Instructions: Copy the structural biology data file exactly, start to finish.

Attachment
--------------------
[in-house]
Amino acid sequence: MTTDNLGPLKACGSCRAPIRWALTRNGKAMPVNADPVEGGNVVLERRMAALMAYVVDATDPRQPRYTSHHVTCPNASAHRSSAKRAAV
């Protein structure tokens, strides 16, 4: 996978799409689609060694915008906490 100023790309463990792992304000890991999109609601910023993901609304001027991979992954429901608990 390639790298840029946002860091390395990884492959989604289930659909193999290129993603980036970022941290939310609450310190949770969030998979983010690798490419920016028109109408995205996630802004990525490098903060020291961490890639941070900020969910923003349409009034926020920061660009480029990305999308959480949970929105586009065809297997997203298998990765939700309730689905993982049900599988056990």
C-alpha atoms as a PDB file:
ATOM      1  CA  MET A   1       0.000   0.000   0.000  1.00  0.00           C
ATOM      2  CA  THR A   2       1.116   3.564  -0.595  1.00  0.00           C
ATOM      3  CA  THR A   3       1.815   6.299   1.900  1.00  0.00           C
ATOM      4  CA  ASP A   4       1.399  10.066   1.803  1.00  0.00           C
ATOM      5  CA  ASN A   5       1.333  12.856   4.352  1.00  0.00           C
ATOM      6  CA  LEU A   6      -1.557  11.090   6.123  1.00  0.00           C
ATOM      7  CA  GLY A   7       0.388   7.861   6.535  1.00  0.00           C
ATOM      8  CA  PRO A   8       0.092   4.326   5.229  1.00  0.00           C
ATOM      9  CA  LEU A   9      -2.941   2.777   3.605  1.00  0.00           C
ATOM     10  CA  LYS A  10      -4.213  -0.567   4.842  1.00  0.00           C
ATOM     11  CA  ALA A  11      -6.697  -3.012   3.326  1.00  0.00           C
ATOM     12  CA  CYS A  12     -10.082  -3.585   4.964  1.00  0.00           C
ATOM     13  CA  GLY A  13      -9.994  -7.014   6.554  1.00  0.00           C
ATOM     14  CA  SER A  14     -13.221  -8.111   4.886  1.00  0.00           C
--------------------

[in-house]
Amino acid sequence: MTTDNLGPLKACGSCRAPIRWALTRNGKAMPVNADPVEGGNVVLERRMAALMAYVVDATDPRQPRYTSHHVTCPNASAHRSSAKRAAV
């Protein structure tokens, strides 16, 4: 996978799409689609060694915008906490 100023790309463990792992304000890991999109609601910023993901609304001027991979992954429901608990 390639790298840029946002860091390395990884492959989604289930659909193999290129993603980036970022941290939310609450310190949770969030998979983010690798490419920016028109109408995205996630802004990525490098903060020291961490890639941070900020969910923003349409009034926020920061660009480029990305999308959480949970929105586009065809297997997203298998990765939700309730689905993982049900599988056990």
C-alpha atoms as a PDB file:
ATOM      1  CA  MET A   1       0.000   0.000   0.000  1.00  0.00           C
ATOM      2  CA  THR A   2       1.116   3.564  -0.595  1.00  0.00           C
ATOM      3  CA  THR A   3       1.815   6.299   1.900  1.00  0.00           C
ATOM      4  CA  ASP A   4       1.399  10.066   1.803  1.00  0.00           C
ATOM      5  CA  ASN A   5       1.333  12.856   4.352  1.00  0.00           C
ATOM      6  CA  LEU A   6      -1.557  11.090   6.123  1.00  0.00           C
ATOM      7  CA  GLY A   7       0.388   7.861   6.535  1.00  0.00           C
ATOM      8  CA  PRO A   8       0.092   4.326   5.229  1.00  0.00           C
ATOM      9  CA  LEU A   9      -2.941   2.777   3.605  1.00  0.00           C
ATOM     10  CA  LYS A  10      -4.213  -0.567   4.842  1.00  0.00           C
ATOM     11  CA  ALA A  11      -6.697  -3.012   3.326  1.00  0.00           C
ATOM     12  CA  CYS A  12     -10.082  -3.585   4.964  1.00  0.00           C
ATOM     13  CA  GLY A  13      -9.994  -7.014   6.554  1.00  0.00           C
ATOM     14  CA  SER A  14     -13.221  -8.111   4.886  1.00  0.00           C